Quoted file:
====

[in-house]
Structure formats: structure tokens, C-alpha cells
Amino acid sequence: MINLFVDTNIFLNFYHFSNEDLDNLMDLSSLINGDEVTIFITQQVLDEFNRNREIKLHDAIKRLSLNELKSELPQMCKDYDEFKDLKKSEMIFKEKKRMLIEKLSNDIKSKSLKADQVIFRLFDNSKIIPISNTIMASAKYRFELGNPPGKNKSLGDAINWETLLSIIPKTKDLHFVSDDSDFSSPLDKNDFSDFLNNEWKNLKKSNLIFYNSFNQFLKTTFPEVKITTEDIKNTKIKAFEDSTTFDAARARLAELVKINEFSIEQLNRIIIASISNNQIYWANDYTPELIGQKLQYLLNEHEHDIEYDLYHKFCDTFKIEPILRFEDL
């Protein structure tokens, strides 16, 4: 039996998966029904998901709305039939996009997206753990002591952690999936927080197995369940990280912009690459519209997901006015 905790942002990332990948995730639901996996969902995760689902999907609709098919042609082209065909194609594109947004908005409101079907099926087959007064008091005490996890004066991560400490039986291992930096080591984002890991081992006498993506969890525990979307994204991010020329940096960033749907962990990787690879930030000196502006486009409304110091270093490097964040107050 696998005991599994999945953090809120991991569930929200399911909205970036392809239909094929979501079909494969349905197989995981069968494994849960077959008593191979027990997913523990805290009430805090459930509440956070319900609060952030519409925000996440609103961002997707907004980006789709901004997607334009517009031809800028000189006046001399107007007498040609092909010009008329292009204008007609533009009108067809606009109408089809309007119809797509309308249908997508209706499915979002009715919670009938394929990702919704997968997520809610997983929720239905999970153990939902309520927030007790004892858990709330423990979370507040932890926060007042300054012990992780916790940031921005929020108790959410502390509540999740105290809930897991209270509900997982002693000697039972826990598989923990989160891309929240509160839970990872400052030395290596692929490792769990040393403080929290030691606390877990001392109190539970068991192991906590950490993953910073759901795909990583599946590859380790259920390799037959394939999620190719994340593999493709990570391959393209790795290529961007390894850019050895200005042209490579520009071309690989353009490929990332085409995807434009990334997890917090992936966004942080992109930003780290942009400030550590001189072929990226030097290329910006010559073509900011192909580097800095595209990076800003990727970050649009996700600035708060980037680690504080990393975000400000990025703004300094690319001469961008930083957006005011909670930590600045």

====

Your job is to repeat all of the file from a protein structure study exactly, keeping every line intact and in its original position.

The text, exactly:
[in-house]
Structure formats: structure tokens, C-alpha cells
Amino acid sequence: MINLFVDTNIFLNFYHFSNEDLDNLMDLSSLINGDEVTIFITQQVLDEFNRNREIKLHDAIKRLSLNELKSELPQMCKDYDEFKDLKKSEMIFKEKKRMLIEKLSNDIKSKSLKADQVIFRLFDNSKIIPISNTIMASAKYRFELGNPPGKNKSLGDAINWETLLSIIPKTKDLHFVSDDSDFSSPLDKNDFSDFLNNEWKNLKKSNLIFYNSFNQFLKTTFPEVKITTEDIKNTKIKAFEDSTTFDAARARLAELVKINEFSIEQLNRIIIASISNNQIYWANDYTPELIGQKLQYLLNEHEHDIEYDLYHKFCDTFKIEPILRFEDL
């Protein structure tokens, strides 16, 4: 039996998966029904998901709305039939996009997206753990002591952690999936927080197995369940990280912009690459519209997901006015 905790942002990332990948995730639901996996969902995760689902999907609709098919042609082209065909194609594109947004908005409101079907099926087959007064008091005490996890004066991560400490039986291992930096080591984002890991081992006498993506969890525990979307994204991010020329940096960033749907962990990787690879930030000196502006486009409304110091270093490097964040107050 696998005991599994999945953090809120991991569930929200399911909205970036392809239909094929979501079909494969349905197989995981069968494994849960077959008593191979027990997913523990805290009430805090459930509440956070319900609060952030519409925000996440609103961002997707907004980006789709901004997607334009517009031809800028000189006046001399107007007498040609092909010009008329292009204008007609533009009108067809606009109408089809309007119809797509309308249908997508209706499915979002009715919670009938394929990702919704997968997520809610997983929720239905999970153990939902309520927030007790004892858990709330423990979370507040932890926060007042300054012990992780916790940031921005929020108790959410502390509540999740105290809930897991209270509900997982002693000697039972826990598989923990989160891309929240509160839970990872400052030395290596692929490792769990040393403080929290030691606390877990001392109190539970068991192991906590950490993953910073759901795909990583599946590859380790259920390799037959394939999620190719994340593999493709990570391959393209790795290529961007390894850019050895200005042209490579520009071309690989353009490929990332085409995807434009990334997890917090992936966004942080992109930003780290942009400030550590001189072929990226030097290329910006010559073509900011192909580097800095595209990076800003990727970050649009996700600035708060980037680690504080990393975000400000990025703004300094690319001469961008930083957006005011909670930590600045």